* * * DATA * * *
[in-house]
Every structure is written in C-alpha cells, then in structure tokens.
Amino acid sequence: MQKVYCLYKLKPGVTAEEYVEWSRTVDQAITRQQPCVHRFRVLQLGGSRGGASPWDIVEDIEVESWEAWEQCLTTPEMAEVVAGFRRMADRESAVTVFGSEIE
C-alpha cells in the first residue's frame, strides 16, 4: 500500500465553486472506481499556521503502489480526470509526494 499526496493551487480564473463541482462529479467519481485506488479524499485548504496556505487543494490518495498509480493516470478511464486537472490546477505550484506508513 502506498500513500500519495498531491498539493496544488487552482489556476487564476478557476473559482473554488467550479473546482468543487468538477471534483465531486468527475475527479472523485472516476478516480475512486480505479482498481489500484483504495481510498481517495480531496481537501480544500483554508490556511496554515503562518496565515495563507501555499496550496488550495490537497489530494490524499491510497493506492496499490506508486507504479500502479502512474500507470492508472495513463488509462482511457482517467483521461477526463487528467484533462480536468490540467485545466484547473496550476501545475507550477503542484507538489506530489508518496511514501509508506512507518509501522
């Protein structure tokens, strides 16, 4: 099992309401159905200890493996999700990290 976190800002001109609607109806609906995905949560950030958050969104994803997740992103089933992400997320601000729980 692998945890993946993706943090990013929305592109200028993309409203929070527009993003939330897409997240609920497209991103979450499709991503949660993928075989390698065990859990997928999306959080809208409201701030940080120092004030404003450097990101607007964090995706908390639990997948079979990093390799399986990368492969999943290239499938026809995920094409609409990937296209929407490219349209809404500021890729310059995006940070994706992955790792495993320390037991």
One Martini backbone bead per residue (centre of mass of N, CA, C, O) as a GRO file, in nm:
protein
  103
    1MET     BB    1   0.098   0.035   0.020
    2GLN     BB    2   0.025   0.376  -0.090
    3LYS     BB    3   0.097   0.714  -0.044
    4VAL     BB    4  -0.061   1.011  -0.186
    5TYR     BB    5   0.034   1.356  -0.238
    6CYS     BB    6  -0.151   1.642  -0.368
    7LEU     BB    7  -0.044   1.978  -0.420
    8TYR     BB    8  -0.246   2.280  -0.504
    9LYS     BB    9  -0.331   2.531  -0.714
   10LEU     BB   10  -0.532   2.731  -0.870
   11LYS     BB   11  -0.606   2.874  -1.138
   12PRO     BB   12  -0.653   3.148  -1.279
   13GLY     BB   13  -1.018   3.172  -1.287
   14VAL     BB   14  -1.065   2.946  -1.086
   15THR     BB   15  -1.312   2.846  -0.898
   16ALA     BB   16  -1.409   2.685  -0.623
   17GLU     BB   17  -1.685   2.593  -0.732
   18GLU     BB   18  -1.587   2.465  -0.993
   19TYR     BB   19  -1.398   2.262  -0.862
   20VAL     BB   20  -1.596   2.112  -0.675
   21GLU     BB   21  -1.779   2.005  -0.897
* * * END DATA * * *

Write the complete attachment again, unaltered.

[in-house]
Every structure is written in C-alpha cells, then in structure tokens.
Amino acid sequence: MQKVYCLYKLKPGVTAEEYVEWSRTVDQAITRQQPCVHRFRVLQLGGSRGGASPWDIVEDIEVESWEAWEQCLTTPEMAEVVAGFRRMADRESAVTVFGSEIE
C-alpha cells in the first residue's frame, strides 16, 4: 500500500465553486472506481499556521503502489480526470509526494 499526496493551487480564473463541482462529479467519481485506488479524499485548504496556505487543494490518495498509480493516470478511464486537472490546477505550484506508513 502506498500513500500519495498531491498539493496544488487552482489556476487564476478557476473559482473554488467550479473546482468543487468538477471534483465531486468527475475527479472523485472516476478516480475512486480505479482498481489500484483504495481510498481517495480531496481537501480544500483554508490556511496554515503562518496565515495563507501555499496550496488550495490537497489530494490524499491510497493506492496499490506508486507504479500502479502512474500507470492508472495513463488509462482511457482517467483521461477526463487528467484533462480536468490540467485545466484547473496550476501545475507550477503542484507538489506530489508518496511514501509508506512507518509501522
């Protein structure tokens, strides 16, 4: 099992309401159905200890493996999700990290 976190800002001109609607109806609906995905949560950030958050969104994803997740992103089933992400997320601000729980 692998945890993946993706943090990013929305592109200028993309409203929070527009993003939330897409997240609920497209991103979450499709991503949660993928075989390698065990859990997928999306959080809208409201701030940080120092004030404003450097990101607007964090995706908390639990997948079979990093390799399986990368492969999943290239499938026809995920094409609409990937296209929407490219349209809404500021890729310059995006940070994706992955790792495993320390037991």
One Martini backbone bead per residue (centre of mass of N, CA, C, O) as a GRO file, in nm:
protein
  103
    1MET     BB    1   0.098   0.035   0.020
    2GLN     BB    2   0.025   0.376  -0.090
    3LYS     BB    3   0.097   0.714  -0.044
    4VAL     BB    4  -0.061   1.011  -0.186
    5TYR     BB    5   0.034   1.356  -0.238
    6CYS     BB    6  -0.151   1.642  -0.368
    7LEU     BB    7  -0.044   1.978  -0.420
    8TYR     BB    8  -0.246   2.280  -0.504
    9LYS     BB    9  -0.331   2.531  -0.714
   10LEU     BB   10  -0.532   2.731  -0.870
   11LYS     BB   11  -0.606   2.874  -1.138
   12PRO     BB   12  -0.653   3.148  -1.279
   13GLY     BB   13  -1.018   3.172  -1.287
   14VAL     BB   14  -1.065   2.946  -1.086
   15THR     BB   15  -1.312   2.846  -0.898
   16ALA     BB   16  -1.409   2.685  -0.623
   17GLU     BB   17  -1.685   2.593  -0.732
   18GLU     BB   18  -1.587   2.465  -0.993
   19TYR     BB   19  -1.398   2.262  -0.862
   20VAL     BB   20  -1.596   2.112  -0.675
   21GLU     BB   21  -1.779   2.005  -0.897